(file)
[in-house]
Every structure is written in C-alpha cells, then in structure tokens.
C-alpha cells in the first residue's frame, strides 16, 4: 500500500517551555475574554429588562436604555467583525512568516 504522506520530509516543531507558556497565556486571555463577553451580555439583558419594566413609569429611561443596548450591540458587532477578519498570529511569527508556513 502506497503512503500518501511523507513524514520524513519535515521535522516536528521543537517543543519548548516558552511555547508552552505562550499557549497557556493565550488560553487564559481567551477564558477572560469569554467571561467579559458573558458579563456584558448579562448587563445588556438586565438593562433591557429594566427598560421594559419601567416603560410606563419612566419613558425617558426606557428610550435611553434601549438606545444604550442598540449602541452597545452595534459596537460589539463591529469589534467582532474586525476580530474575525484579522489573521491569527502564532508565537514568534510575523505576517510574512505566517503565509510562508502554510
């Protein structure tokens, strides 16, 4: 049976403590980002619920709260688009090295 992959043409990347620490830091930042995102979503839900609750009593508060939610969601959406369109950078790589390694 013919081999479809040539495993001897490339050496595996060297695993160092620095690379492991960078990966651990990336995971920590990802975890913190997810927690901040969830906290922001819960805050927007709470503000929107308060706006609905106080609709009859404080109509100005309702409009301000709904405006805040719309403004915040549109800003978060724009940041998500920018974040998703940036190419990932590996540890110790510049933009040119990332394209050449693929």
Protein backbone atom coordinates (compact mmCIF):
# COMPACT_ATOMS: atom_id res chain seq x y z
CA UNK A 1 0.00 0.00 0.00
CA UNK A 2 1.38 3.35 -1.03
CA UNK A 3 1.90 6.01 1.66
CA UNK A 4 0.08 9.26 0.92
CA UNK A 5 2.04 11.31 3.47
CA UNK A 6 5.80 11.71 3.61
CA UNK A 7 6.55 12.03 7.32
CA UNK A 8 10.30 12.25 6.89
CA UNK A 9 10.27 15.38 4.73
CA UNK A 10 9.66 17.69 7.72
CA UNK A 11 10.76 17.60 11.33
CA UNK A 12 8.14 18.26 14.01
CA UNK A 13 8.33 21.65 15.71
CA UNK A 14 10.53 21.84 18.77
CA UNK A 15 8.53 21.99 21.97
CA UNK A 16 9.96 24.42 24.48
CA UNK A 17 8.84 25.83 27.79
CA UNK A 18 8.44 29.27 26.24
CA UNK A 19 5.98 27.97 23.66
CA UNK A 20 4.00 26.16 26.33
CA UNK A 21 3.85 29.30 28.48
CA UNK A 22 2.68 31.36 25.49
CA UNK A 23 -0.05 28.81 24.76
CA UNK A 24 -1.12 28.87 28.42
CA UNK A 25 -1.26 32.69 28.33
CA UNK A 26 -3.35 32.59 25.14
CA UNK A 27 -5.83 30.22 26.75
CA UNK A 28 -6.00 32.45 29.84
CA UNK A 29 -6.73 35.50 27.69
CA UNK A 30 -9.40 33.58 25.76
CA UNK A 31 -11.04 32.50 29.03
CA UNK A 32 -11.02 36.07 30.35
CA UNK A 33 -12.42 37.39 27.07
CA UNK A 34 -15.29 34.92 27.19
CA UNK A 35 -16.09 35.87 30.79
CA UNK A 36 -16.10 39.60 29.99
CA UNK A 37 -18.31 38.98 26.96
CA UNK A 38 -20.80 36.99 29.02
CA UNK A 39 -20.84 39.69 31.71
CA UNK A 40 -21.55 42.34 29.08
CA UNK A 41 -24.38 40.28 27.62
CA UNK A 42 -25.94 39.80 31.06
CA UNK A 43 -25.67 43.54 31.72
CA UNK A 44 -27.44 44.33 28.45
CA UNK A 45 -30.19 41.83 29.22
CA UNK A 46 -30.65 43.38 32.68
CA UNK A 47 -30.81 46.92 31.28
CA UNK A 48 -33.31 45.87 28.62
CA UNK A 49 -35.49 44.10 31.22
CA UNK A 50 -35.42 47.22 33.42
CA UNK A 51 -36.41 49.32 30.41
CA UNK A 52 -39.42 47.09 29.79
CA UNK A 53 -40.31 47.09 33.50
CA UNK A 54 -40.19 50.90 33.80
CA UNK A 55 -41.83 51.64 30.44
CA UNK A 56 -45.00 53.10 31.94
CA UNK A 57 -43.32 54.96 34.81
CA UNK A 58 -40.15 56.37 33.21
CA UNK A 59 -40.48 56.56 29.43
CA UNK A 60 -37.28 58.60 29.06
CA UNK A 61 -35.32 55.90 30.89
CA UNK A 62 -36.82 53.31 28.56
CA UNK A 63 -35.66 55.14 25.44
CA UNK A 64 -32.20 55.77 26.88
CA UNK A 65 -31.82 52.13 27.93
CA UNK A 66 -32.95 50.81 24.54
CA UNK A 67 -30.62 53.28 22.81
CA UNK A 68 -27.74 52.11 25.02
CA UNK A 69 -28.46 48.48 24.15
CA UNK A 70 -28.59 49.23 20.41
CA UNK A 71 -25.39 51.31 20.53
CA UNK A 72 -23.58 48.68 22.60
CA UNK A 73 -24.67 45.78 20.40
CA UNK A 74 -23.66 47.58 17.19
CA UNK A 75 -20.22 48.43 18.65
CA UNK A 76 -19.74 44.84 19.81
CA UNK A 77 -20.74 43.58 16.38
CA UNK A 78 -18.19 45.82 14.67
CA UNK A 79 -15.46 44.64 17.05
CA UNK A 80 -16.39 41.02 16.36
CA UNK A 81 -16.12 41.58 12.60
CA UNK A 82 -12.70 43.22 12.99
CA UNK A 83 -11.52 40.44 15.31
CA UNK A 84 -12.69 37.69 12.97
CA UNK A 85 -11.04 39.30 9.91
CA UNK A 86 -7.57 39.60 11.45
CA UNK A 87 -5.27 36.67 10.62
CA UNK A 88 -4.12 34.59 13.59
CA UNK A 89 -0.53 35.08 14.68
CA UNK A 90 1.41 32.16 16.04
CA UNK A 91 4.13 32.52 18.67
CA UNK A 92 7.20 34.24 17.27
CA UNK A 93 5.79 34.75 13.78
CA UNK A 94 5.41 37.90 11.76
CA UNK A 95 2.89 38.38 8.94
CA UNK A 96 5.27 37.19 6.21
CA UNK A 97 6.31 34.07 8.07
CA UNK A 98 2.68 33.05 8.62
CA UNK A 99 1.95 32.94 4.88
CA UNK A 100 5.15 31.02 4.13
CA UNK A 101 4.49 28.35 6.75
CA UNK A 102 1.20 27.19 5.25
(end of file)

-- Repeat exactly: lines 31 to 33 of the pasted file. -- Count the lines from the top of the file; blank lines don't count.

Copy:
CA UNK A 25 -1.26 32.69 28.33
CA UNK A 26 -3.35 32.59 25.14
CA UNK A 27 -5.83 30.22 26.75